American Association for Cancer Research
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Supplementary Figure 1 from Multiparameter Computational Modeling of Tumor Invasion

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posted on 2023-03-30, 18:43 authored by Elaine L. Bearer, John S. Lowengrub, Hermann B. Frieboes, Yao-Li Chuang, Fang Jin, Steven M. Wise, Mauro Ferrari, David B. Agus, Vittorio Cristini
Supplementary Figure 1 from Multiparameter Computational Modeling of Tumor Invasion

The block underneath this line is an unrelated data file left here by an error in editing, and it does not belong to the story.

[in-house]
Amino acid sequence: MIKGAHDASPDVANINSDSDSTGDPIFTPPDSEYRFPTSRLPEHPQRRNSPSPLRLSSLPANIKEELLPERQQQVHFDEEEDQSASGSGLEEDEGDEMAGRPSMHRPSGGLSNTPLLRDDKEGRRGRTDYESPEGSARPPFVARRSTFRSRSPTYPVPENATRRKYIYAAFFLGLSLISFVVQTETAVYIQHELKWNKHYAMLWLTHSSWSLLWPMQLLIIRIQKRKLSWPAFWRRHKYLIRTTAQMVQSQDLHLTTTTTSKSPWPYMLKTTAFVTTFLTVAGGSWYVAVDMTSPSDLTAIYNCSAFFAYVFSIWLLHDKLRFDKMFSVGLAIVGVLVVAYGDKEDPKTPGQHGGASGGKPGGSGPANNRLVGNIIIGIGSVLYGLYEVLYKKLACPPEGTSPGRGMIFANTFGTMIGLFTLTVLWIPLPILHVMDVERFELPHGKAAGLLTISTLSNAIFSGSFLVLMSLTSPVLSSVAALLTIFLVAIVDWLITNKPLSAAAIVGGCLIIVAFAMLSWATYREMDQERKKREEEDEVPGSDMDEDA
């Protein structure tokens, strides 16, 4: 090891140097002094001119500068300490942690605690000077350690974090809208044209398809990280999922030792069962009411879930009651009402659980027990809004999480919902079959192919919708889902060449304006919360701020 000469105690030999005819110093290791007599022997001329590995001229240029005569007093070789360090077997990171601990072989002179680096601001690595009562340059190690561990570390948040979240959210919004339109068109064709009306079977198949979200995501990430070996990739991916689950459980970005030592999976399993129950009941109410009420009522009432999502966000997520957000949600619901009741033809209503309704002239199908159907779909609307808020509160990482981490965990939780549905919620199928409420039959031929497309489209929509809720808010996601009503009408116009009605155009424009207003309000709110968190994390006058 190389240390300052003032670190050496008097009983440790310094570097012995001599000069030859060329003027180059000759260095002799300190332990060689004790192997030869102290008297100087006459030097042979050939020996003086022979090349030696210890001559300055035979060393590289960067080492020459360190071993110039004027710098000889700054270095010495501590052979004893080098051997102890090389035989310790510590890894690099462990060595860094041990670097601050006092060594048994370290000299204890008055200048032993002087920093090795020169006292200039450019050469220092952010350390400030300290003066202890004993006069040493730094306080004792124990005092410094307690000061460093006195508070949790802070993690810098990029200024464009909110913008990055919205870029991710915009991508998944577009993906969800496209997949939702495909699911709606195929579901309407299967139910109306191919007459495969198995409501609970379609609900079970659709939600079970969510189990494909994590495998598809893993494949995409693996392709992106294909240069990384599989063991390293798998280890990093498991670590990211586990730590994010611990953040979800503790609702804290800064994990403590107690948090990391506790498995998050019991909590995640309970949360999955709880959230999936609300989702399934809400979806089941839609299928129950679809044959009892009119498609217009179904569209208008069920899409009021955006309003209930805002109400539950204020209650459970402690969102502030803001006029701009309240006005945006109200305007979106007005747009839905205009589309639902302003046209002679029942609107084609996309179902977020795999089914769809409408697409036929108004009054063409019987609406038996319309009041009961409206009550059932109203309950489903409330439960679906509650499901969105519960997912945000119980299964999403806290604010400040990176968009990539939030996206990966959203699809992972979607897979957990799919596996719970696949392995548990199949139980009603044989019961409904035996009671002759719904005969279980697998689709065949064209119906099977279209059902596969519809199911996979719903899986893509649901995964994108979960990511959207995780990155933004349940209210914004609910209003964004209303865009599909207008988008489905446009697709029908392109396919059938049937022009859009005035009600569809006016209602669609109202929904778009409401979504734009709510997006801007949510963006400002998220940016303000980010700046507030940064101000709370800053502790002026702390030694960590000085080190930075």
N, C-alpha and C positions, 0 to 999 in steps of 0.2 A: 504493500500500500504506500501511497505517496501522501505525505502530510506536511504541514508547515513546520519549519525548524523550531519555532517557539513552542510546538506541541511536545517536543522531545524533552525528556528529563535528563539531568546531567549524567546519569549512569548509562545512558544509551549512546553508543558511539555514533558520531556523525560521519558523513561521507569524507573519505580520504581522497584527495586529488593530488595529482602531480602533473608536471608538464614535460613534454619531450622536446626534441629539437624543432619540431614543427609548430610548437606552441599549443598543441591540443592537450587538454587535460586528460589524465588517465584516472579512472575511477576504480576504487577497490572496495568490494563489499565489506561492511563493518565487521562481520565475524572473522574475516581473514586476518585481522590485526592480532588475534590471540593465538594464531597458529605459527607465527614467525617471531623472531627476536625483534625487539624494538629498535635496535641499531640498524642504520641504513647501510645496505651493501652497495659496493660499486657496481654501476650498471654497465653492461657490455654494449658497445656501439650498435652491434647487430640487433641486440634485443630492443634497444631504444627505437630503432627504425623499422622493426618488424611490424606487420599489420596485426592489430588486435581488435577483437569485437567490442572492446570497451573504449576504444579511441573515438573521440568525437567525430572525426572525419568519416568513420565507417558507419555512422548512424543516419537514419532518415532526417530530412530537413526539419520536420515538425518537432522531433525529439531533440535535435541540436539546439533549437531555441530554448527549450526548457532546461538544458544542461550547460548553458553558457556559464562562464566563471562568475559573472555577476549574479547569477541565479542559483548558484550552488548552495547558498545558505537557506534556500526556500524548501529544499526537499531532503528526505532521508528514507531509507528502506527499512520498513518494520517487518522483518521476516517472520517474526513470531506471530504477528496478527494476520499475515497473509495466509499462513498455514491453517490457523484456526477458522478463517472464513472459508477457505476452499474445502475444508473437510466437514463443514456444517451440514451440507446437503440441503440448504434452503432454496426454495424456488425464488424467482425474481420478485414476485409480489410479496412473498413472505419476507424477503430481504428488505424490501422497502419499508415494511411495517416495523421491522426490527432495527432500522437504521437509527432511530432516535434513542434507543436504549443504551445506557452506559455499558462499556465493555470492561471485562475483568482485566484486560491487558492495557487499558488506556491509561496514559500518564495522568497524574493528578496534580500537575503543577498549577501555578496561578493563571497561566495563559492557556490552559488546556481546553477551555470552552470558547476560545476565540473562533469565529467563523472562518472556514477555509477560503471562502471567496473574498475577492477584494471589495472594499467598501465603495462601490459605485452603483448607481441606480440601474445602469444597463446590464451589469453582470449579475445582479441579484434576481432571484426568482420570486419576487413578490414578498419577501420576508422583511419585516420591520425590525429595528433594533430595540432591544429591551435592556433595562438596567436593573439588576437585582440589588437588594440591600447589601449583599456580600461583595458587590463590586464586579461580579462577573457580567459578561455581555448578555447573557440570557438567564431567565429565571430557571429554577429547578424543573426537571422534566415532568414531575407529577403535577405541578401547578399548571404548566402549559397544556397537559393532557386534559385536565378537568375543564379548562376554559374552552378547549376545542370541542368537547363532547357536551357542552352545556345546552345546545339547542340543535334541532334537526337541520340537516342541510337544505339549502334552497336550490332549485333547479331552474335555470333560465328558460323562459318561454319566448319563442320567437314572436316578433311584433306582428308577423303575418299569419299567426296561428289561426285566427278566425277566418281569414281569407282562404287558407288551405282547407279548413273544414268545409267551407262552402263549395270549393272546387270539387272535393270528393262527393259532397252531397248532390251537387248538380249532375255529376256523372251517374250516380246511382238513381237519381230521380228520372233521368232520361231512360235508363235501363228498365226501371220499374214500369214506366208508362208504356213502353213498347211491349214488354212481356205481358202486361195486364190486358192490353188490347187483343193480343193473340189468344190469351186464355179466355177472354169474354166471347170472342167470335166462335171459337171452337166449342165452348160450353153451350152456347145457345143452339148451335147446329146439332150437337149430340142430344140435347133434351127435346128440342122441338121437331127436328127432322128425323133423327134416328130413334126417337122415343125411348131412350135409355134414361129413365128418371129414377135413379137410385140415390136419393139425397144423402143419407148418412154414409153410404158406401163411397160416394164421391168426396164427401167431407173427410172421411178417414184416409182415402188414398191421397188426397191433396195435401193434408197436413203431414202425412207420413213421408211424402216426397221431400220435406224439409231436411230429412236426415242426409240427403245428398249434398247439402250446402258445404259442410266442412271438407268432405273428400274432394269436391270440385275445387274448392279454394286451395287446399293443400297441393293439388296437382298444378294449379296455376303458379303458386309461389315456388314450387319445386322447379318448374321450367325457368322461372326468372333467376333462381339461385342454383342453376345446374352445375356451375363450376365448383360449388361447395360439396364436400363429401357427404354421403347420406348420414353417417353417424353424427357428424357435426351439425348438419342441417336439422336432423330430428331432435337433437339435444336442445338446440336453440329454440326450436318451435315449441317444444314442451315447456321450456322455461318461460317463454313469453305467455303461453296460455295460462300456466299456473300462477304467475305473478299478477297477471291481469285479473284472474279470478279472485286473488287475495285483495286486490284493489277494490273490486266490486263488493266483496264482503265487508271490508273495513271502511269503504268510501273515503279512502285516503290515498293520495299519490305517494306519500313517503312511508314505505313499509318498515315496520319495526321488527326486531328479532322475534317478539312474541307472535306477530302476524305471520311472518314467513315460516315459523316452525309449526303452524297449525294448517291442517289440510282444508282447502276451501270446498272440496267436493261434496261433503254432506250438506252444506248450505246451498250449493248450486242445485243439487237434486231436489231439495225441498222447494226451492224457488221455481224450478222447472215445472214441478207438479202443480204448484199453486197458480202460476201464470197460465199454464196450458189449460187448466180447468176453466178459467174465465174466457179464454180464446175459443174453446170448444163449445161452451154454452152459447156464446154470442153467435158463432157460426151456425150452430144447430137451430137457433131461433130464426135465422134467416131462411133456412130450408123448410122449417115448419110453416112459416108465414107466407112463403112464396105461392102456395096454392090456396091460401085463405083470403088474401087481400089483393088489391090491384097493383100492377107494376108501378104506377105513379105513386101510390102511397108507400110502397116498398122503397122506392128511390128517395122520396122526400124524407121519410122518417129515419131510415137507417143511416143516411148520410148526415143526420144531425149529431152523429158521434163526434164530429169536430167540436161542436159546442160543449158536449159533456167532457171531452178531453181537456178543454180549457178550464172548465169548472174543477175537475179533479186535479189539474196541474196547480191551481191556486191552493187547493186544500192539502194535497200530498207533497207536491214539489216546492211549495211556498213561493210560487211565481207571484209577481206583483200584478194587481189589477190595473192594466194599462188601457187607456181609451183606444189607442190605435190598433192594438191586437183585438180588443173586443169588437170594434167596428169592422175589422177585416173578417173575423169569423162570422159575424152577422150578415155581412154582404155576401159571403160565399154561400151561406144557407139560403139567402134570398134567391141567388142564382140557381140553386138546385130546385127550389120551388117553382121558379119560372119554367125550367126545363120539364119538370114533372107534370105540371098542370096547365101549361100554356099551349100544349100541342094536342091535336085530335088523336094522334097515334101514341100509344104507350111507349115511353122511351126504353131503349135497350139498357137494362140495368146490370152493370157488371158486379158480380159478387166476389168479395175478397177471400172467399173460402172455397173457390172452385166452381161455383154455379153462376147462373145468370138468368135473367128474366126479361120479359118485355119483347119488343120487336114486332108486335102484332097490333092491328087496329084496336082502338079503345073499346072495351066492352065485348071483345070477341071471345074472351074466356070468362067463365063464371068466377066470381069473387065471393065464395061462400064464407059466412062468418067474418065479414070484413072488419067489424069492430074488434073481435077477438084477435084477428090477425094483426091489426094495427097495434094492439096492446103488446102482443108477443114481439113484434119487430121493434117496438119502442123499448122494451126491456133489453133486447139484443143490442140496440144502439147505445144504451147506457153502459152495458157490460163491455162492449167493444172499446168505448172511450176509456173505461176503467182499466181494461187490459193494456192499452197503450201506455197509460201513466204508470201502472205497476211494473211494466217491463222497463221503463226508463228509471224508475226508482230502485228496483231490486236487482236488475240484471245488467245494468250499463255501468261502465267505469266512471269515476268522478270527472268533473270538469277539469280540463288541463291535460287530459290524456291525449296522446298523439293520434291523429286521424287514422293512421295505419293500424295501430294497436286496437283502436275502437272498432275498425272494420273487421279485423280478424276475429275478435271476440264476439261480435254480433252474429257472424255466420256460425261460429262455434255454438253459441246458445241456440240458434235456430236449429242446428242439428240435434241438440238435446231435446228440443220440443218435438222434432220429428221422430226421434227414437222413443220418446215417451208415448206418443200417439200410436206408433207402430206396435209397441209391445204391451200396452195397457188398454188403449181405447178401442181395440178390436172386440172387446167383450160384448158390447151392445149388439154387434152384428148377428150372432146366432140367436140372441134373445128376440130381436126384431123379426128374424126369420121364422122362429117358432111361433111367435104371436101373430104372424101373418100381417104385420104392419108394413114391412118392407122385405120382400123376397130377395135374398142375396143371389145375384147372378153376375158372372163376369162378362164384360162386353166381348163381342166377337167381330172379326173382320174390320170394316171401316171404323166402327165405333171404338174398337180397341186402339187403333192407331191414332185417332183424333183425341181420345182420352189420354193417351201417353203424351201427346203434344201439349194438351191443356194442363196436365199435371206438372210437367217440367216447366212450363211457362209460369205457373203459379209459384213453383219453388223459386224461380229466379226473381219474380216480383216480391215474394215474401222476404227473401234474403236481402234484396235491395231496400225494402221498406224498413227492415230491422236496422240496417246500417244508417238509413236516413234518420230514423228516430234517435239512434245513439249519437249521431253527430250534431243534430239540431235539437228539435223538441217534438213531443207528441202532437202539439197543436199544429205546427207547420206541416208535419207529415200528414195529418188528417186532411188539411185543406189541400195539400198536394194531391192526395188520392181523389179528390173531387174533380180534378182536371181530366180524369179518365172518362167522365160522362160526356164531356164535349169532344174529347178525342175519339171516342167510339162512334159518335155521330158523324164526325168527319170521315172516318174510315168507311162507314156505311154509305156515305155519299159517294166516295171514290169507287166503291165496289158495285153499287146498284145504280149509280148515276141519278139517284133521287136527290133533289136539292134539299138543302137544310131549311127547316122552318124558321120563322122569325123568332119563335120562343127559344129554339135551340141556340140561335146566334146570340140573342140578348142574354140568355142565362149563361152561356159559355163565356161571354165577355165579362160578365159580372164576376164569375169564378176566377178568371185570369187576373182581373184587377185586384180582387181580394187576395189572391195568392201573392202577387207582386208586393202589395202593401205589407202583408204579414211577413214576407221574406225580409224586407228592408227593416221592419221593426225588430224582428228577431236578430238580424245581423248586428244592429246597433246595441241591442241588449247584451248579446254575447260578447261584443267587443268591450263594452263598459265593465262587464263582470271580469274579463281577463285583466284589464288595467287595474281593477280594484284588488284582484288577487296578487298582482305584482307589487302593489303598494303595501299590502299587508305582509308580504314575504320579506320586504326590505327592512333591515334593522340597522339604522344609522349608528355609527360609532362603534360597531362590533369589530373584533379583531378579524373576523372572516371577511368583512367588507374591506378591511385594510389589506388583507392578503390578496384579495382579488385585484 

Clinical outcome prognostication in oncology is a guiding principle in therapeutic choice. A wealth of qualitative empirical evidence links disease progression with tumor morphology, histopathology, invasion, and associated molecular phenomena. However, the quantitative contribution of each of the known parameters in this progression remains elusive. Mathematical modeling can provide the capability to quantify the connection between variables governing growth, prognosis, and treatment outcome. By quantifying the link between the tumor boundary morphology and the invasive phenotype, this work provides a quantitative tool for the study of tumor progression and diagnostic/prognostic applications. This establishes a framework for monitoring system perturbation towards development of therapeutic strategies and correlation to clinical outcome for prognosis.[Cancer Res 2009;69(10):4493–501]Major FindingsWe apply a biologically founded, multiscale, mathematical model to identify and quantify tumor biologic and molecular properties relating to clinical and morphological phenotype and to demonstrate that tumor growth and invasion are predictable processes governed by biophysical laws, and regulated by heterogeneity in phenotypic, genotypic, and microenvironmental parameters. This heterogeneity drives migration and proliferation of more aggressive clones up cell substrate gradients within and beyond the central tumor mass, while often also inducing loss of cell adhesion. The model predicts that this process triggers a gross morphologic instability that leads to tumor invasion via individual cells, cell chains, strands, or detached clusters infiltrating into adjacent tissue producing the typical morphologic patterns seen, e.g., in the histopathology of glioblastoma multiforme. The model further predicts that these different morphologies of infiltration correspond to different stages of tumor progression regulated by heterogeneity.

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